Right at the core of the consequences, and explaining these others in part, is that to the extent that the peace docs not succeed, or at least present us with a better set of problems, then U.S. foreign policy in the Middle East will continue to be distorted and shoved to one end of the spectrum by a fanatical lobby in the United States, which has a comparable effect on our policy in the Middle East to that of the Cuban lobby on our policy toward Cuba.
Our policy toward Cuba has very little effect in the wider world. But our policy in the Middle East has an enormous effect. And the reason for the influence of this lobby, and its own inability to break free of a tradition of extremism, has nothing to do so much with what Americans who identify with Israel feel about the actual issues, but with the dynamics and organizational imperatives that grow up in any lobby organized the way it is and active and successful the way it has been.
From the time of its founding, the American republic has been based on the principle of checks and balances, of power and countervailing power, of opposing factions mobilizing for their own interests and perspectives to prevent one narrow or extreme view from prevailing or sustaining its predominance. This works quite well in domestic affairs, where most domestic pressure groups can grumble and cheer effectively for their interests. But in foreign affairs, this dynamic is less dependable. If an intensely committed minority exists inside the United States with respect to a particular foreign-policy issue and organizes itself as a single issue movement. it is unlikely that a countervailing force, with
Thus has the Israel lobby in the United States, itself largely controlled by the right wing of the Israeli political spectrum and out of step with most American supporters of Israel, exerted a baleful and distorting influence on our foreign policy. Indeed, one of the most debilitating consequences of a failure of the peace process would be an indefinite continuation of the Israel lobby's negative and embarrassing role in American politics in general and in the Congress in particular.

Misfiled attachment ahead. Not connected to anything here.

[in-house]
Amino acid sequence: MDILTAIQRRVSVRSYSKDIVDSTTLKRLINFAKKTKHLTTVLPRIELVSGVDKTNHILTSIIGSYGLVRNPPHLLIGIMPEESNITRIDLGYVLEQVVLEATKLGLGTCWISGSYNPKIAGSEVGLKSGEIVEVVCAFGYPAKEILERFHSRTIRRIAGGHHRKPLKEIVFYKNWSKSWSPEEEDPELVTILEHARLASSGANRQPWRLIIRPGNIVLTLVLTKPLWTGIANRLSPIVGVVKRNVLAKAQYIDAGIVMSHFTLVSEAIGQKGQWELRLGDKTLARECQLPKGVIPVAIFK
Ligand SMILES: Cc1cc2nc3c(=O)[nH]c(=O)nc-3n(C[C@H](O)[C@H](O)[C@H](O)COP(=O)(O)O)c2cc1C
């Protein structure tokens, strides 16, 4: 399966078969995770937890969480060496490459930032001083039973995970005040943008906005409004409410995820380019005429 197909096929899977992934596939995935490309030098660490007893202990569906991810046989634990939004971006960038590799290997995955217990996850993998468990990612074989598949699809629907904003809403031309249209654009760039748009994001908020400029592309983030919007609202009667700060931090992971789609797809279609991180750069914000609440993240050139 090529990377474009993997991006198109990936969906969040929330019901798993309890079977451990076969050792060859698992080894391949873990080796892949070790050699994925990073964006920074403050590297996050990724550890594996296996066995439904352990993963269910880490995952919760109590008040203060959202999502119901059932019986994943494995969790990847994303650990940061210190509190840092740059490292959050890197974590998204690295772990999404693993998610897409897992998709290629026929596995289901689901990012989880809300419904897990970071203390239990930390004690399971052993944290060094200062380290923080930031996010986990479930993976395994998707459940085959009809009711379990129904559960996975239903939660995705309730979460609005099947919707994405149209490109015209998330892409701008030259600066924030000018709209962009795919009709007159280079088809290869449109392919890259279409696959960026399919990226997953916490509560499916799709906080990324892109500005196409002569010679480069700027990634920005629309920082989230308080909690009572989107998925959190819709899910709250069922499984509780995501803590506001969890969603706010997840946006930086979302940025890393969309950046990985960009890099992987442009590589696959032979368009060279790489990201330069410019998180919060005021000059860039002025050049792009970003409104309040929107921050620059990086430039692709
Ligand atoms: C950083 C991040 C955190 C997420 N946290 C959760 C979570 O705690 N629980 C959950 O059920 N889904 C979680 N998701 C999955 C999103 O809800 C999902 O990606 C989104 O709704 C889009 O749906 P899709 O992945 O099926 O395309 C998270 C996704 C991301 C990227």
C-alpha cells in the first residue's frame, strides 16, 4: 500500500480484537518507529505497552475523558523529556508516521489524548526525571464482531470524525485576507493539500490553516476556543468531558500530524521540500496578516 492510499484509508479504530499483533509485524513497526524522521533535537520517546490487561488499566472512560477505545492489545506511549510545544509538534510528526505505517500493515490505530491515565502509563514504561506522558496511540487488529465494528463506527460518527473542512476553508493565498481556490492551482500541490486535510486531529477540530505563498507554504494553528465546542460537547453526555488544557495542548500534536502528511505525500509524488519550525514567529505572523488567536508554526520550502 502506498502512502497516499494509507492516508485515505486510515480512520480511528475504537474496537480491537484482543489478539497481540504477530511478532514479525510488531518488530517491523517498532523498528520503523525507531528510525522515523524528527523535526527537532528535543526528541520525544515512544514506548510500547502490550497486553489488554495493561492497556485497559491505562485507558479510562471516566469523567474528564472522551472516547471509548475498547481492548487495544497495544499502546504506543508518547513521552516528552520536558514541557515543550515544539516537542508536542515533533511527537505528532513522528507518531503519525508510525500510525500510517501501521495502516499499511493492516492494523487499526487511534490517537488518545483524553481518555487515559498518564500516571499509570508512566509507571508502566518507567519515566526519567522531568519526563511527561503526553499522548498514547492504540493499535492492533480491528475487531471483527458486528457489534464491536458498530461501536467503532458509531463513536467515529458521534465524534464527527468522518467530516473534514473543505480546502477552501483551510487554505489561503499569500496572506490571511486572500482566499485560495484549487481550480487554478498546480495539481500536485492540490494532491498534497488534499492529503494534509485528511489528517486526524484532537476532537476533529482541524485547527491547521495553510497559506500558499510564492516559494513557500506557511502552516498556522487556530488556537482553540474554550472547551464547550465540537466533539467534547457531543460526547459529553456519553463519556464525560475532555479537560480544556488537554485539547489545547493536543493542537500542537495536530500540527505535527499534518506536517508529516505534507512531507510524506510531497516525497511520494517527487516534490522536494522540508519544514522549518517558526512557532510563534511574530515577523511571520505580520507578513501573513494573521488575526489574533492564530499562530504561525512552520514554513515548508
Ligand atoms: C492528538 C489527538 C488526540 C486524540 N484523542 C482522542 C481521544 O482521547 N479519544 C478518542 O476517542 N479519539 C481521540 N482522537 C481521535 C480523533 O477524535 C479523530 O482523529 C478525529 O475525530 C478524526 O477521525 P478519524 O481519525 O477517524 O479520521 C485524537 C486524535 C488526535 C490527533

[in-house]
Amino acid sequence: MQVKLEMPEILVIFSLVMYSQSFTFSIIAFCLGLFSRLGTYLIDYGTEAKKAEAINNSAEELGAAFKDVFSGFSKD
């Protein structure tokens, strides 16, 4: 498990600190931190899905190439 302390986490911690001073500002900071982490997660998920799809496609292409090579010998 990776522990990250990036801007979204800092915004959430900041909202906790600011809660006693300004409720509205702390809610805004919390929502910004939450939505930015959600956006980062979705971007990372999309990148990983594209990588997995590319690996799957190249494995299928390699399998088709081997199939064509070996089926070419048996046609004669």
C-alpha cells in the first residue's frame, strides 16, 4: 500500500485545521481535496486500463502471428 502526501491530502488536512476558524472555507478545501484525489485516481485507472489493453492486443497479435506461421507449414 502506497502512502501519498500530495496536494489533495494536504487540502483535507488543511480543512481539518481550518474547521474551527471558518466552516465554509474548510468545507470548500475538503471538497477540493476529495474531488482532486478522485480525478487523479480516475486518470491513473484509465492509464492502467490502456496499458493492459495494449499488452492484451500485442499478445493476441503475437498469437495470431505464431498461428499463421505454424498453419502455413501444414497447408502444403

So what should we do? First, we should do all we can to facilitate Israeli-Palestinian agreements that we genuinely believe will enhance prospects for a sustainable peace. But we muse beware of attaching our prestige to agreements for their own sake, or foreclosing options we, the Israelis, and the Palestinians will need in the future, in our anxiety to at least appear to be making concrete progress in the present. This means we should not settle for and we should not bless a politically destructive but possibly available agreement that Arafat and Netanyahu could be cajoled to sign. And we must be very clear that no agreement is worth signing if it is used by either side as a signal to take unilateral and provocative actions that challenge the principle of an Israeli-Palestinian partnership. We have to accept the fact, if not make this our publicly stated belief, that only a Labor government in Israel will be able to make a secure and stable peace with the Palestinians.
This means that our eye must not so much be on what we can get a current Israeli government to sign, although we should always be thinking about that, but what we do that affects the incentive structure for Israeli politicians and Israeli voters.
We should speak our mind on important issues. We should not allow the negotiations to be used as a camouflage, as a protective belt surrounding the real opinions of American foreign policy makers. We should allow the U.N. Security Council to speak its mind on violations of the peace process that it sees, or of international law, by either the Palestinians or the Israelis.
We should, as I said, shape the incentive structure of politicians and voters. We can see that Netanyahu understands very well that that is what the game is. He came into office in his campaign with a promise to reject Oslo. But he understands very well, with 70 percent of the Israeli population favoring the peace process, that he must fight Oslo without rejecting it, but by pretending to accept it as a legal document and using its detailed terms to prevent progress in other areas, by calling the Palestinians to account and seeking loopholes for Israeli actions such as settlement activities in and around Jerusalem.
The fact is, as we saw with the assassination of Yitzhak Rabin, when Israel moves toward peace in a way that can actually help the Palestinians move comparably, the ship of state in Israel will be rocked, just as the leadership of the Palestinian Authority will be threatened. But those threats can be negotiated. Those threats can be dealt with. Those threats can even be exploited for peace by savvy politicians who understand the lessons of history, and the requirements of the future.
AMB. FREEMAN: You've heard three excellent and very different presentations on the subject of the moment. Ian, I would like to thank you for that very eloquent statement of your views. I think you've effectively reminded us that progress on details does not necessarily mean progress on broad issues. That's something which we do need to remind ourselves of from time to time, in this context.
I would like to go back to something that Bob Pelletreau said and ask Mamoun and Ian to comment briefly on whether they agree with it or not. I think, Bob, you said that in May, a possible unilateral declaration of independence by Mr. Arafat, would be a political ploy with little real meaning. Does it make a difference what the nature of such a declaration might be? For example, if such a declaration included a statement of the borders of the Palestinian state that was being proclaimed, specifically excluding claims to the pre-June 4, 1967, territories of Israel, would that make a difference? Is this inevitably something of no significance, of no harm or no help, to the broad peace process, which the three speakers all agree is vitally important to be continued?